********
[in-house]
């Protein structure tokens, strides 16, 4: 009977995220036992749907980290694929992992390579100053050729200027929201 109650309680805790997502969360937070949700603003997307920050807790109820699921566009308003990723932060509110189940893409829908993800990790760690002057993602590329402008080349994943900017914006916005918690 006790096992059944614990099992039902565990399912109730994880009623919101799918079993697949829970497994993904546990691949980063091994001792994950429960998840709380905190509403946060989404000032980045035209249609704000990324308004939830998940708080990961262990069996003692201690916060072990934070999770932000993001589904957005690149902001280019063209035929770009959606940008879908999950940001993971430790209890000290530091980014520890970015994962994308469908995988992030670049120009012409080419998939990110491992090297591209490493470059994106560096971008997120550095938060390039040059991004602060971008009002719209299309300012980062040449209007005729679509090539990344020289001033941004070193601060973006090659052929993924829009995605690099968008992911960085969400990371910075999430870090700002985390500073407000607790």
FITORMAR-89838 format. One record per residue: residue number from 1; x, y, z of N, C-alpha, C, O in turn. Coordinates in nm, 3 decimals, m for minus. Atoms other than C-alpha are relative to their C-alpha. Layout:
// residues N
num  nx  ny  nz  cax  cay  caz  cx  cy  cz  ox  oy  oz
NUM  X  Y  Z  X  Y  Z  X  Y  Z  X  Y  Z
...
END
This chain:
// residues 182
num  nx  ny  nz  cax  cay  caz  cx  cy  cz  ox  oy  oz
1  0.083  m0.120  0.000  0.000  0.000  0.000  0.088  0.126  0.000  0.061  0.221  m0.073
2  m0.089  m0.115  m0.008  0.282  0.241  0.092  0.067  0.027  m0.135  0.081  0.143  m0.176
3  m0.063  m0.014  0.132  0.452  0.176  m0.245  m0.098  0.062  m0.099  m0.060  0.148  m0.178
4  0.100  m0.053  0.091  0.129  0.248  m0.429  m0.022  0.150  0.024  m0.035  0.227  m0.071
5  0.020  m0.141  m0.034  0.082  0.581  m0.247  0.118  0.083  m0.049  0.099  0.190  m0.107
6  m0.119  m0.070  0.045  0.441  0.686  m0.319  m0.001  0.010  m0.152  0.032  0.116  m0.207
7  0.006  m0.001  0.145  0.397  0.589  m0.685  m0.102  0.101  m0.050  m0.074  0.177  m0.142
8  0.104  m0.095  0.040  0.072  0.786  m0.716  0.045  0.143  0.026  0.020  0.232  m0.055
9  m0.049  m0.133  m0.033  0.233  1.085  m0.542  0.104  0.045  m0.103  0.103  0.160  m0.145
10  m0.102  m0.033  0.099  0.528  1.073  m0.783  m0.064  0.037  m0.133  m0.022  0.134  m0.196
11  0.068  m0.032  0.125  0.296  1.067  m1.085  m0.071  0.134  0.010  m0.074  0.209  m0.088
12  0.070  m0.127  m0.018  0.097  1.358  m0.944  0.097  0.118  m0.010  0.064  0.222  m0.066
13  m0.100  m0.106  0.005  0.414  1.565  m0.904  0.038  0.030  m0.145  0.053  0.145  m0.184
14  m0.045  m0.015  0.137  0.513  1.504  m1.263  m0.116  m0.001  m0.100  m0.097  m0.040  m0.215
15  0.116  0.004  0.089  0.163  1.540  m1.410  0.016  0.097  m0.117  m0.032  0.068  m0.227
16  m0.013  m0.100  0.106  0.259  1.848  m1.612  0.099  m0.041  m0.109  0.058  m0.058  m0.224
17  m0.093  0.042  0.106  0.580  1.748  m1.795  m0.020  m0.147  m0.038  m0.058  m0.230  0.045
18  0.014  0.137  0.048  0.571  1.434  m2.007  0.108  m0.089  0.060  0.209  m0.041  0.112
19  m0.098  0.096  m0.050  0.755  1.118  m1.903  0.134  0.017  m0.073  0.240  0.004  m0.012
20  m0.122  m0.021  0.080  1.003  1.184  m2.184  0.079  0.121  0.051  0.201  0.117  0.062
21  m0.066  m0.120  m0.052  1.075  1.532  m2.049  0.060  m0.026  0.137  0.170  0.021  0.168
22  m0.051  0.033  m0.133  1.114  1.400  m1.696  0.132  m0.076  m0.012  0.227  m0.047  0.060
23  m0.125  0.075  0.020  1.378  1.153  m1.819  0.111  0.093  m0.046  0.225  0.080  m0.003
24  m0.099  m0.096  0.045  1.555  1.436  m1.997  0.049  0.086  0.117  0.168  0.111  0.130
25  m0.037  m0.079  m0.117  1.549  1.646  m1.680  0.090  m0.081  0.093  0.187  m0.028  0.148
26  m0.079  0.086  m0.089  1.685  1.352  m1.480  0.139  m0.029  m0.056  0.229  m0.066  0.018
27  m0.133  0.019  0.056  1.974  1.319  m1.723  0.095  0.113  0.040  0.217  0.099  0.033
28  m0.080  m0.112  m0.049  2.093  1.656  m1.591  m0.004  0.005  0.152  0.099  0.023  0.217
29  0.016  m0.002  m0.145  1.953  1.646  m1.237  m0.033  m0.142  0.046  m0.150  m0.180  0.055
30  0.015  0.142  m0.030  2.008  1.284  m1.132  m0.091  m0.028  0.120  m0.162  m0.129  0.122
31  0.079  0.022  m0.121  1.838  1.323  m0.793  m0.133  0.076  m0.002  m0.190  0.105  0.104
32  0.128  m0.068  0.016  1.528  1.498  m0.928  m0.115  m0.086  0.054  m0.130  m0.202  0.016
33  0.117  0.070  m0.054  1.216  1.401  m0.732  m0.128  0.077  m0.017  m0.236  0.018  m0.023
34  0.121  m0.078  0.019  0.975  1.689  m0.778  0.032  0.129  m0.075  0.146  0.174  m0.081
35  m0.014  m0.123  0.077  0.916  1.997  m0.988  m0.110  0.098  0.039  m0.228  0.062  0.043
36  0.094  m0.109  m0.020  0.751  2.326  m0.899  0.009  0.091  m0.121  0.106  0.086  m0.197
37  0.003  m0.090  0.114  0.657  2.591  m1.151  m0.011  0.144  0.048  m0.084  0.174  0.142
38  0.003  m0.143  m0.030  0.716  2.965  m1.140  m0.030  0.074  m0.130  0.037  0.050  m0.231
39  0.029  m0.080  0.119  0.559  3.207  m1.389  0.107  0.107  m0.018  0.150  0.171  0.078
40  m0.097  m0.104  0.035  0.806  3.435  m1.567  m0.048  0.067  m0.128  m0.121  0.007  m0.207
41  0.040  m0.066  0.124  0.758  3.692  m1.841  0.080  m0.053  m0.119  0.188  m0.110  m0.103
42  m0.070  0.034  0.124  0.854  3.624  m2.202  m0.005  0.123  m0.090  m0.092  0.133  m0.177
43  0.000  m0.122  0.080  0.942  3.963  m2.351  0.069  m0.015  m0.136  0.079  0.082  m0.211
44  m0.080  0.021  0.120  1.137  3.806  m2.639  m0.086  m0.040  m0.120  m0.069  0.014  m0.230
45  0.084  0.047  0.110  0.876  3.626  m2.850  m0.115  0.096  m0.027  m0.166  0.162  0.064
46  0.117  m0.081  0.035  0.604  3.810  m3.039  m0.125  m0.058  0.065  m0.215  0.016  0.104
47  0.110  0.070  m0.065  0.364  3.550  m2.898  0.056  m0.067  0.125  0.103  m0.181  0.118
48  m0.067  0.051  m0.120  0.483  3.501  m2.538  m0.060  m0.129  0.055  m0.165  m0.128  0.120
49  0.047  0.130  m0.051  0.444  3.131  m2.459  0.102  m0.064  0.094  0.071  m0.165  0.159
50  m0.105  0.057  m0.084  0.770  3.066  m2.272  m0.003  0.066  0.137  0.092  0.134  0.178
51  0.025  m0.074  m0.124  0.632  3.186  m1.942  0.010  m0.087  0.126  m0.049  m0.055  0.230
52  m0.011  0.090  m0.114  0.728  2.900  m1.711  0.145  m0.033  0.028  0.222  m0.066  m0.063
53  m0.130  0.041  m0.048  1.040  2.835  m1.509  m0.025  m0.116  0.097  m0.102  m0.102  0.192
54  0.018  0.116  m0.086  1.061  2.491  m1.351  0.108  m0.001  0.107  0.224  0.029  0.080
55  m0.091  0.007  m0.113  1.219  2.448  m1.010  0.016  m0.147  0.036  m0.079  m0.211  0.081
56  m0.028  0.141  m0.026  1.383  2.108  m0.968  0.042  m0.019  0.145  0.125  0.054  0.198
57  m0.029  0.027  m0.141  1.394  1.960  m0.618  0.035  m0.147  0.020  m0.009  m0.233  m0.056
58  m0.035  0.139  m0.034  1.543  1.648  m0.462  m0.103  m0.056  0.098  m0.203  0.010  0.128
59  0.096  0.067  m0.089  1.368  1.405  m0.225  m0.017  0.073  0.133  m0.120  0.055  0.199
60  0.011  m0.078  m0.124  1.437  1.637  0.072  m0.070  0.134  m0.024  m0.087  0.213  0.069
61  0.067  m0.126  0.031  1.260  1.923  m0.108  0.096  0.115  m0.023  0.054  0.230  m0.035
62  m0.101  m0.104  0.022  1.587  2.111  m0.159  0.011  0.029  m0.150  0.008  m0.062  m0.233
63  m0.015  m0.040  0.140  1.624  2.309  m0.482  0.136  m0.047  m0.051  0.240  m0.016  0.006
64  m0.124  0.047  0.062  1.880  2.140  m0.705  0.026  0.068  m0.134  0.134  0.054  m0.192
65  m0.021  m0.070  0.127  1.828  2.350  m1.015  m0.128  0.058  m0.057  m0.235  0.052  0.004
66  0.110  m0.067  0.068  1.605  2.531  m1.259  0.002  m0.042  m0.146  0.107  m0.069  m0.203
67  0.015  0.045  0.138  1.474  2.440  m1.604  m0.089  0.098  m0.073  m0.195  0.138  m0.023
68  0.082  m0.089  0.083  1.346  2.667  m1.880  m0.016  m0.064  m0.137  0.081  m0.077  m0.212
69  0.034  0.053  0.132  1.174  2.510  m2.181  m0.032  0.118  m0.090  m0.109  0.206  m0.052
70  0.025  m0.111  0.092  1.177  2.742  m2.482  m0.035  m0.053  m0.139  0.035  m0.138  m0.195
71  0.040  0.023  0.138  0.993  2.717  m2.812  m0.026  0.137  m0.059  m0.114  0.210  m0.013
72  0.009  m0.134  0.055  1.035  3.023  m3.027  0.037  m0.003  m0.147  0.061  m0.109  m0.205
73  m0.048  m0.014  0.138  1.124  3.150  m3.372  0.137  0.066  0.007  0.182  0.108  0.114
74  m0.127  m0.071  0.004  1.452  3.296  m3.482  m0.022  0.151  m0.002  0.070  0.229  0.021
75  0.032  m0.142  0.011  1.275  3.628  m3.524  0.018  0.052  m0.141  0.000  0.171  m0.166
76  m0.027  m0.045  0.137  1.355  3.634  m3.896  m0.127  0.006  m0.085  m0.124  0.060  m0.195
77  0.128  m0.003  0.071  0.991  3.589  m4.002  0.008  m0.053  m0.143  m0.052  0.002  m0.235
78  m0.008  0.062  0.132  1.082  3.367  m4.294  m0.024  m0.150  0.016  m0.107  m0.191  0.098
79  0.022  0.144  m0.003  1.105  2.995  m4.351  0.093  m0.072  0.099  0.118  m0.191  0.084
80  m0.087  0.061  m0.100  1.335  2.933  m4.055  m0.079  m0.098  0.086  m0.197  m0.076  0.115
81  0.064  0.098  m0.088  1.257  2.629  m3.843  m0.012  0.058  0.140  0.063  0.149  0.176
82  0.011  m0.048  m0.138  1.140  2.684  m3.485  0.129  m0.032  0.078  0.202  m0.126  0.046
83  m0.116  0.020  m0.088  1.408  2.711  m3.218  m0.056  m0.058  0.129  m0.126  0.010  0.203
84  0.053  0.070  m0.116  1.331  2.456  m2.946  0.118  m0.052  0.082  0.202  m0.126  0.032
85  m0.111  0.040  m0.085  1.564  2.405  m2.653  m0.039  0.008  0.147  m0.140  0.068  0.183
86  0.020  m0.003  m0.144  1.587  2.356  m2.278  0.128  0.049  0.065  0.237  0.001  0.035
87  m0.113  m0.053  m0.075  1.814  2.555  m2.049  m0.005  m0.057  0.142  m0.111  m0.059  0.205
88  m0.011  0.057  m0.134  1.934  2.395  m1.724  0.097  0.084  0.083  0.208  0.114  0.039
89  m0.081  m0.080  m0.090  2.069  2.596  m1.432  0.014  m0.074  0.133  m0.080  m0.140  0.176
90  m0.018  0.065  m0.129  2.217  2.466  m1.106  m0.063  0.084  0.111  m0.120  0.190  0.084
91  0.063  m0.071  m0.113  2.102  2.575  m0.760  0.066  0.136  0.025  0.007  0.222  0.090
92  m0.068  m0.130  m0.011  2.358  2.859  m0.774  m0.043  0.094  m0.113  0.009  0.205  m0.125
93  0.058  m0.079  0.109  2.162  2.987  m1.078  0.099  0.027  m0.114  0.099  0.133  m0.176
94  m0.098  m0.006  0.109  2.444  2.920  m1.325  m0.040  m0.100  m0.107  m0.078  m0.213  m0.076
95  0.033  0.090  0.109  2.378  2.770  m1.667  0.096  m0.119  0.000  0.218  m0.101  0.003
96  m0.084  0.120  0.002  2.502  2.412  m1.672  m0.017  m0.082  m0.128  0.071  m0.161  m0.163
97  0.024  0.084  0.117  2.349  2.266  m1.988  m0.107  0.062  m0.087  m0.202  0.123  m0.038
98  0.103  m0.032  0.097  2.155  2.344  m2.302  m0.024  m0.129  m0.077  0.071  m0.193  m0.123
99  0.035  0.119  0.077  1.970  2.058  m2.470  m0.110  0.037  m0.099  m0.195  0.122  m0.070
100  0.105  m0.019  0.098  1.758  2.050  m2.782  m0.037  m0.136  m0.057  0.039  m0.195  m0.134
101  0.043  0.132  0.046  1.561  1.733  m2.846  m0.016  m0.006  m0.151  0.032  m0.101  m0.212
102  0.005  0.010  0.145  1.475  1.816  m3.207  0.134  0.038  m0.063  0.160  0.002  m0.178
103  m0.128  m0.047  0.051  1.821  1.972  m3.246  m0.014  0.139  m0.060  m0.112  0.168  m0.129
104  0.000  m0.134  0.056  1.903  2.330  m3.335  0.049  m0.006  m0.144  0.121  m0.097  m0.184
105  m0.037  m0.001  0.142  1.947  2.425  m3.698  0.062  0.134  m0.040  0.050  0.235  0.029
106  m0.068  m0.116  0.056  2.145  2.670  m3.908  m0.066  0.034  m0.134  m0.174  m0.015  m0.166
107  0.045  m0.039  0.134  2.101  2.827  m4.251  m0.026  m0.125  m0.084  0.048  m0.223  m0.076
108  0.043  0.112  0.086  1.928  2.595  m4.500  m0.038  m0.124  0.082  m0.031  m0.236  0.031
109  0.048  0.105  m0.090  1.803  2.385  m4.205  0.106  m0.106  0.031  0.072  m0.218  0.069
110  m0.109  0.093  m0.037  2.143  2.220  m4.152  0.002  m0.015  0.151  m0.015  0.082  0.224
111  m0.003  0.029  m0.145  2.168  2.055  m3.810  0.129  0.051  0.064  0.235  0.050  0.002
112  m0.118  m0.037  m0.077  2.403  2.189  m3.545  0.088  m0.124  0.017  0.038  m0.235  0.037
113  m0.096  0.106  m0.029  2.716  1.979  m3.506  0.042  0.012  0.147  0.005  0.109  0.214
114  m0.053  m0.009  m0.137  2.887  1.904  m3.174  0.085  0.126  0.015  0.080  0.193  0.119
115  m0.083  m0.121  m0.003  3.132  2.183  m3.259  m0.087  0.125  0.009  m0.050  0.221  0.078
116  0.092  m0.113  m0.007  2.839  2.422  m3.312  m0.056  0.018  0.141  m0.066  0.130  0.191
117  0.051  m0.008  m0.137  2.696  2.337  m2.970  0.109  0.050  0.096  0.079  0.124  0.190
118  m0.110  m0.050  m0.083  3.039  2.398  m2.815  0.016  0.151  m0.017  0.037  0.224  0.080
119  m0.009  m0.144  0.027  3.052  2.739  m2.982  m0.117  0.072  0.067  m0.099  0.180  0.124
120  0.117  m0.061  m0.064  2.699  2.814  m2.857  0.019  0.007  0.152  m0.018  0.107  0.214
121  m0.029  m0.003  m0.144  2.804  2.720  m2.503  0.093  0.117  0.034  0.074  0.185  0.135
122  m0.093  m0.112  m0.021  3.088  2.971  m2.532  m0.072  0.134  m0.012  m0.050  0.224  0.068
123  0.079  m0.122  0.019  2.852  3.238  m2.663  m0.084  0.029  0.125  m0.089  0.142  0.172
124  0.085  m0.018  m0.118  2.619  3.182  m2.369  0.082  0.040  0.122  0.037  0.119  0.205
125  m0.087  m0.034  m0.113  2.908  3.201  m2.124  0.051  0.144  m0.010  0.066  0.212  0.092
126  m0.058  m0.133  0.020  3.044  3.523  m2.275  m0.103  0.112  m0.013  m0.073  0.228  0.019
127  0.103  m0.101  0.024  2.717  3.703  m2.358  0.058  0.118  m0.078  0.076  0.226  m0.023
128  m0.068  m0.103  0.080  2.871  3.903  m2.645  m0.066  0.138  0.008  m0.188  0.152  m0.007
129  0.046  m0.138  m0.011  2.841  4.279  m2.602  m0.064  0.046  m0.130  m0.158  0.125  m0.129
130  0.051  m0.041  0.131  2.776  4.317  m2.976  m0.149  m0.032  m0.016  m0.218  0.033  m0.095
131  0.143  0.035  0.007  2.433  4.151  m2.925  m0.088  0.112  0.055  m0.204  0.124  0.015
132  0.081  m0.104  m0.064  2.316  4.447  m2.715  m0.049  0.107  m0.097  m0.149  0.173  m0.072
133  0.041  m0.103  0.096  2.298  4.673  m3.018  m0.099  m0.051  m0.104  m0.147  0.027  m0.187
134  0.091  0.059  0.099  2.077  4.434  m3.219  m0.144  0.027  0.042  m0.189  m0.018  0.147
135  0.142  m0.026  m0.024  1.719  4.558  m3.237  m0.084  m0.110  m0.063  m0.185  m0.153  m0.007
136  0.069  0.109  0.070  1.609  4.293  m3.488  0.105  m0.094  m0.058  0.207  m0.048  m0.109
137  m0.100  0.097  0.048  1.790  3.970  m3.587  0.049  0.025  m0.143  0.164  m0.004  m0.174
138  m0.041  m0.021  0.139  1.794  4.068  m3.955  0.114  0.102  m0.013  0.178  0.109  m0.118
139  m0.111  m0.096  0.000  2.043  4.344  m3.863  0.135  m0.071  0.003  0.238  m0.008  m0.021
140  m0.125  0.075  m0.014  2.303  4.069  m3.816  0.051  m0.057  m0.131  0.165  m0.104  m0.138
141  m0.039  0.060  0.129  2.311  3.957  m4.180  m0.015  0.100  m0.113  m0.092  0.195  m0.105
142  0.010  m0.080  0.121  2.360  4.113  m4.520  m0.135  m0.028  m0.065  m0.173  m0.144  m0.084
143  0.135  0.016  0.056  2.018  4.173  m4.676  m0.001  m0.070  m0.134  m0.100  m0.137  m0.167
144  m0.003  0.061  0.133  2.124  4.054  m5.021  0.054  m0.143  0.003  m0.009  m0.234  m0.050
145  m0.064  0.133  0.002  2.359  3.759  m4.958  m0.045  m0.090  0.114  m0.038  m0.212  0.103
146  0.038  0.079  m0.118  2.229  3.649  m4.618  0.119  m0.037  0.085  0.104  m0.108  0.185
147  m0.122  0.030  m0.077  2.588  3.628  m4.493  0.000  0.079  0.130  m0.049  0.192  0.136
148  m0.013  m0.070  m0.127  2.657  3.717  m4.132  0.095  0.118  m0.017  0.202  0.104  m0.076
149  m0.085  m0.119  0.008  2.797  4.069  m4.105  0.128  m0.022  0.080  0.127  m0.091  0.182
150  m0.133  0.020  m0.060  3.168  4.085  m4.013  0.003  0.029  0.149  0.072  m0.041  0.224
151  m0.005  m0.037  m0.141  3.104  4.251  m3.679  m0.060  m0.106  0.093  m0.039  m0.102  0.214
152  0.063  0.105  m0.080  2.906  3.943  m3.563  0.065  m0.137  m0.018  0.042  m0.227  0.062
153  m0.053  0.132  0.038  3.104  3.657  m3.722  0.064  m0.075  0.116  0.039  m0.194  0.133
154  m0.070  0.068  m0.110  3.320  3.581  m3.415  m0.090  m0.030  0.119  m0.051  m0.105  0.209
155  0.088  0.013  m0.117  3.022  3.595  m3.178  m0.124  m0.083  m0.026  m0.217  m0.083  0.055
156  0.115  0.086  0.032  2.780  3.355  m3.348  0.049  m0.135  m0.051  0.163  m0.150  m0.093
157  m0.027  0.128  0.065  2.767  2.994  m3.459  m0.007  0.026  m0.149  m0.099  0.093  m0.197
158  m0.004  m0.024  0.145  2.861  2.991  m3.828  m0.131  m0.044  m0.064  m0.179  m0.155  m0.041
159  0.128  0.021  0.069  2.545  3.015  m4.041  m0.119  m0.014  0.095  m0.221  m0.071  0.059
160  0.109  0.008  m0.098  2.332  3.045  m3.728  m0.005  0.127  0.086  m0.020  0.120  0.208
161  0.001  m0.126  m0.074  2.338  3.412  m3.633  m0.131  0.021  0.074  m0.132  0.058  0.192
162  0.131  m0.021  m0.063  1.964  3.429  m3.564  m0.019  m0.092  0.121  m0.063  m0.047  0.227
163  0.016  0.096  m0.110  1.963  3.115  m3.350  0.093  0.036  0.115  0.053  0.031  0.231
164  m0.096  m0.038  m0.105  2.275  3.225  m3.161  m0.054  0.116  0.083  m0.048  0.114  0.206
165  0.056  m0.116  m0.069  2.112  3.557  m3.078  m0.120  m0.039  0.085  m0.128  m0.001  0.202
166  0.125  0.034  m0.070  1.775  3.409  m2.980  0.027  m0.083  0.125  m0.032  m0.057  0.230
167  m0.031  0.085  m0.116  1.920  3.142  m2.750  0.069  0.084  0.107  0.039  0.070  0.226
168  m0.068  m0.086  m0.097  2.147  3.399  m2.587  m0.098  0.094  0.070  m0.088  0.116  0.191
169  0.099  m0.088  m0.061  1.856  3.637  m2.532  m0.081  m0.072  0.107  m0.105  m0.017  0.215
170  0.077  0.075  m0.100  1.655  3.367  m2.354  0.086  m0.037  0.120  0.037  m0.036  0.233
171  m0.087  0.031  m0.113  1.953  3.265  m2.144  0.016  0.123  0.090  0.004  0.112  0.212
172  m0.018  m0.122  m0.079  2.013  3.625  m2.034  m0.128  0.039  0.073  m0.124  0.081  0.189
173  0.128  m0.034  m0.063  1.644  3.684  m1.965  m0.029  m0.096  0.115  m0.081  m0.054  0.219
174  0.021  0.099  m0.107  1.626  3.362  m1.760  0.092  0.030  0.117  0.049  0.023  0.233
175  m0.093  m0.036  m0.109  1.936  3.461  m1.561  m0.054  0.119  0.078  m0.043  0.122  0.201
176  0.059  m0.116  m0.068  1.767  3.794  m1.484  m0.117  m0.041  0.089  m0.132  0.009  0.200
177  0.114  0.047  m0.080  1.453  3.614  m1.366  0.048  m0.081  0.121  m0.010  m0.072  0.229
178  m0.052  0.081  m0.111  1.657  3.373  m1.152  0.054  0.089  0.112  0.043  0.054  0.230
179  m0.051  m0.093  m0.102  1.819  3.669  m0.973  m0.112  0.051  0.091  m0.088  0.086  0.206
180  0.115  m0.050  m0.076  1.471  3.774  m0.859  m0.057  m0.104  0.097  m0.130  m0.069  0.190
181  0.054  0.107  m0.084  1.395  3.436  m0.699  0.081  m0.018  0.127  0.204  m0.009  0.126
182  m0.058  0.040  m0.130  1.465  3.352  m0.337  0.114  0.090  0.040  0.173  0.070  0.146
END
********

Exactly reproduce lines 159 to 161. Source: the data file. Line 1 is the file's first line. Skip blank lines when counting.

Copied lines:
148  m0.013  m0.070  m0.127  2.657  3.717  m4.132  0.095  0.118  m0.017  0.202  0.104  m0.076
149  m0.085  m0.119  0.008  2.797  4.069  m4.105  0.128  m0.022  0.080  0.127  m0.091  0.182
150  m0.133  0.020  m0.060  3.168  4.085  m4.013  0.003  0.029  0.149  0.072  m0.041  0.224